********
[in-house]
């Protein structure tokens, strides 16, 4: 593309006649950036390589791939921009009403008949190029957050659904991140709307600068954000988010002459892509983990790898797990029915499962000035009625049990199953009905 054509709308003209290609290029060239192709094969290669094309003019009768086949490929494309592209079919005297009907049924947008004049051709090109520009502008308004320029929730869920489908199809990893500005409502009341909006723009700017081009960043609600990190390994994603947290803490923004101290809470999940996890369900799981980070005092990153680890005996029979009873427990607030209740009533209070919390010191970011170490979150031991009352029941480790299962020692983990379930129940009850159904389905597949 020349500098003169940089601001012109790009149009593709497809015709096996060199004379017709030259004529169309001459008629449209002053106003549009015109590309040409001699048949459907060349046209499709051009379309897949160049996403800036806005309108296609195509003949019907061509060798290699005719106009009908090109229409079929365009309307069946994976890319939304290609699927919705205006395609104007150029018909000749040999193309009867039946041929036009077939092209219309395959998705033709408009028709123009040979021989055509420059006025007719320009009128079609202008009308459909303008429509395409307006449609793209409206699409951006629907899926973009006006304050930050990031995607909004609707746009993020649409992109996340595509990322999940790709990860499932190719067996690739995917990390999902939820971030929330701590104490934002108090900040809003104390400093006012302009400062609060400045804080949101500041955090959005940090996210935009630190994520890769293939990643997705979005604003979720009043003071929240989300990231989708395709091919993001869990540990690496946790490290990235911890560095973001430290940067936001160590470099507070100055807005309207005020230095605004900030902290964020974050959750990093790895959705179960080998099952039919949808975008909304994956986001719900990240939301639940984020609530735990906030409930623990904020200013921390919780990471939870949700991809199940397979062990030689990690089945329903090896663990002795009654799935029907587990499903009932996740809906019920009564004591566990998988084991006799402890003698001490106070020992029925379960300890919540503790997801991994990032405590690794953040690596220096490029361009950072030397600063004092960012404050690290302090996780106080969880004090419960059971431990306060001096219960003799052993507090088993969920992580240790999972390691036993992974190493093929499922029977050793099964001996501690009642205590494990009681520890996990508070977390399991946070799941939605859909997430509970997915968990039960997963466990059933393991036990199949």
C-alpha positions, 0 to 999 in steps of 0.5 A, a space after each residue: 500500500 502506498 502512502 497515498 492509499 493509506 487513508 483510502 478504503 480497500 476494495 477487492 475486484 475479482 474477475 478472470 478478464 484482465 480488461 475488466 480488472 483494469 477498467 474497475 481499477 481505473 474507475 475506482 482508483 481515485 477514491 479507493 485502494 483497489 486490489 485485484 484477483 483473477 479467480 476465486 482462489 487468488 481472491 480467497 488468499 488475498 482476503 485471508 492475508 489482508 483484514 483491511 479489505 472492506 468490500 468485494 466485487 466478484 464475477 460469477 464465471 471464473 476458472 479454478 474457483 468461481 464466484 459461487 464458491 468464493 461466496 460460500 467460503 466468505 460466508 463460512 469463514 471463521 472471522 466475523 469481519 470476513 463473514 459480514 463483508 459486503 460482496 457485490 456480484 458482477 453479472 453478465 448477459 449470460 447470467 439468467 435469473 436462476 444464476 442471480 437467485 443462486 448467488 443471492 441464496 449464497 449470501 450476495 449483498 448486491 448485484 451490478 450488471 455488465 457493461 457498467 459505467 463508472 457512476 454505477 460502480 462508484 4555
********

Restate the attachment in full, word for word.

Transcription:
[in-house]
């Protein structure tokens, strides 16, 4: 593309006649950036390589791939921009009403008949190029957050659904991140709307600068954000988010002459892509983990790898797990029915499962000035009625049990199953009905 054509709308003209290609290029060239192709094969290669094309003019009768086949490929494309592209079919005297009907049924947008004049051709090109520009502008308004320029929730869920489908199809990893500005409502009341909006723009700017081009960043609600990190390994994603947290803490923004101290809470999940996890369900799981980070005092990153680890005996029979009873427990607030209740009533209070919390010191970011170490979150031991009352029941480790299962020692983990379930129940009850159904389905597949 020349500098003169940089601001012109790009149009593709497809015709096996060199004379017709030259004529169309001459008629449209002053106003549009015109590309040409001699048949459907060349046209499709051009379309897949160049996403800036806005309108296609195509003949019907061509060798290699005719106009009908090109229409079929365009309307069946994976890319939304290609699927919705205006395609104007150029018909000749040999193309009867039946041929036009077939092209219309395959998705033709408009028709123009040979021989055509420059006025007719320009009128079609202008009308459909303008429509395409307006449609793209409206699409951006629907899926973009006006304050930050990031995607909004609707746009993020649409992109996340595509990322999940790709990860499932190719067996690739995917990390999902939820971030929330701590104490934002108090900040809003104390400093006012302009400062609060400045804080949101500041955090959005940090996210935009630190994520890769293939990643997705979005604003979720009043003071929240989300990231989708395709091919993001869990540990690496946790490290990235911890560095973001430290940067936001160590470099507070100055807005309207005020230095605004900030902290964020974050959750990093790895959705179960080998099952039919949808975008909304994956986001719900990240939301639940984020609530735990906030409930623990904020200013921390919780990471939870949700991809199940397979062990030689990690089945329903090896663990002795009654799935029907587990499903009932996740809906019920009564004591566990998988084991006799402890003698001490106070020992029925379960300890919540503790997801991994990032405590690794953040690596220096490029361009950072030397600063004092960012404050690290302090996780106080969880004090419960059971431990306060001096219960003799052993507090088993969920992580240790999972390691036993992974190493093929499922029977050793099964001996501690009642205590494990009681520890996990508070977390399991946070799941939605859909997430509970997915968990039960997963466990059933393991036990199949």
C-alpha positions, 0 to 999 in steps of 0.5 A, a space after each residue: 500500500 502506498 502512502 497515498 492509499 493509506 487513508 483510502 478504503 480497500 476494495 477487492 475486484 475479482 474477475 478472470 478478464 484482465 480488461 475488466 480488472 483494469 477498467 474497475 481499477 481505473 474507475 475506482 482508483 481515485 477514491 479507493 485502494 483497489 486490489 485485484 484477483 483473477 479467480 476465486 482462489 487468488 481472491 480467497 488468499 488475498 482476503 485471508 492475508 489482508 483484514 483491511 479489505 472492506 468490500 468485494 466485487 466478484 464475477 460469477 464465471 471464473 476458472 479454478 474457483 468461481 464466484 459461487 464458491 468464493 461466496 460460500 467460503 466468505 460466508 463460512 469463514 471463521 472471522 466475523 469481519 470476513 463473514 459480514 463483508 459486503 460482496 457485490 456480484 458482477 453479472 453478465 448477459 449470460 447470467 439468467 435469473 436462476 444464476 442471480 437467485 443462486 448467488 443471492 441464496 449464497 449470501 450476495 449483498 448486491 448485484 451490478 450488471 455488465 457493461 457498467 459505467 463508472 457512476 454505477 460502480 462508484 4555